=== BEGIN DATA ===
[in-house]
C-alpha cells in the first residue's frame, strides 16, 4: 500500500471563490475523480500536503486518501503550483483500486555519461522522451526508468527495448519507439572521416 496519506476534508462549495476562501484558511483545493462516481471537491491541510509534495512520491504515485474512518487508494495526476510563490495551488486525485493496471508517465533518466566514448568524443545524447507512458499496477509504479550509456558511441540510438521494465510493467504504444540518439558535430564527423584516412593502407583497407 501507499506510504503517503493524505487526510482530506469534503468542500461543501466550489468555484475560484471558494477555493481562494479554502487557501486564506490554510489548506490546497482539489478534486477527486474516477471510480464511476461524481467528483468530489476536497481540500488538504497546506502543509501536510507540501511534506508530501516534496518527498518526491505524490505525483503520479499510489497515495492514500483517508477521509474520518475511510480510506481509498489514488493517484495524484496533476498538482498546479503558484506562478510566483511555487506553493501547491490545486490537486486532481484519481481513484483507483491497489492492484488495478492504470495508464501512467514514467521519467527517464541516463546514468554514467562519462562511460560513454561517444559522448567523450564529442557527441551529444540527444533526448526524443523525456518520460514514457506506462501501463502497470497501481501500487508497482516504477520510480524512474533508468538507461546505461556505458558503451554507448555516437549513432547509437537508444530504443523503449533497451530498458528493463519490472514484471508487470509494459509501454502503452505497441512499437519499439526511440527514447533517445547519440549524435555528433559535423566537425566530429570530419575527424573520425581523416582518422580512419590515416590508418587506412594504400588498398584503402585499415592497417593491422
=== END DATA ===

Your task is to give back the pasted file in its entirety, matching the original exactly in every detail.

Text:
[in-house]
C-alpha cells in the first residue's frame, strides 16, 4: 500500500471563490475523480500536503486518501503550483483500486555519461522522451526508468527495448519507439572521416 496519506476534508462549495476562501484558511483545493462516481471537491491541510509534495512520491504515485474512518487508494495526476510563490495551488486525485493496471508517465533518466566514448568524443545524447507512458499496477509504479550509456558511441540510438521494465510493467504504444540518439558535430564527423584516412593502407583497407 501507499506510504503517503493524505487526510482530506469534503468542500461543501466550489468555484475560484471558494477555493481562494479554502487557501486564506490554510489548506490546497482539489478534486477527486474516477471510480464511476461524481467528483468530489476536497481540500488538504497546506502543509501536510507540501511534506508530501516534496518527498518526491505524490505525483503520479499510489497515495492514500483517508477521509474520518475511510480510506481509498489514488493517484495524484496533476498538482498546479503558484506562478510566483511555487506553493501547491490545486490537486486532481484519481481513484483507483491497489492492484488495478492504470495508464501512467514514467521519467527517464541516463546514468554514467562519462562511460560513454561517444559522448567523450564529442557527441551529444540527444533526448526524443523525456518520460514514457506506462501501463502497470497501481501500487508497482516504477520510480524512474533508468538507461546505461556505458558503451554507448555516437549513432547509437537508444530504443523503449533497451530498458528493463519490472514484471508487470509494459509501454502503452505497441512499437519499439526511440527514447533517445547519440549524435555528433559535423566537425566530429570530419575527424573520425581523416582518422580512419590515416590508418587506412594504400588498398584503402585499415592497417593491422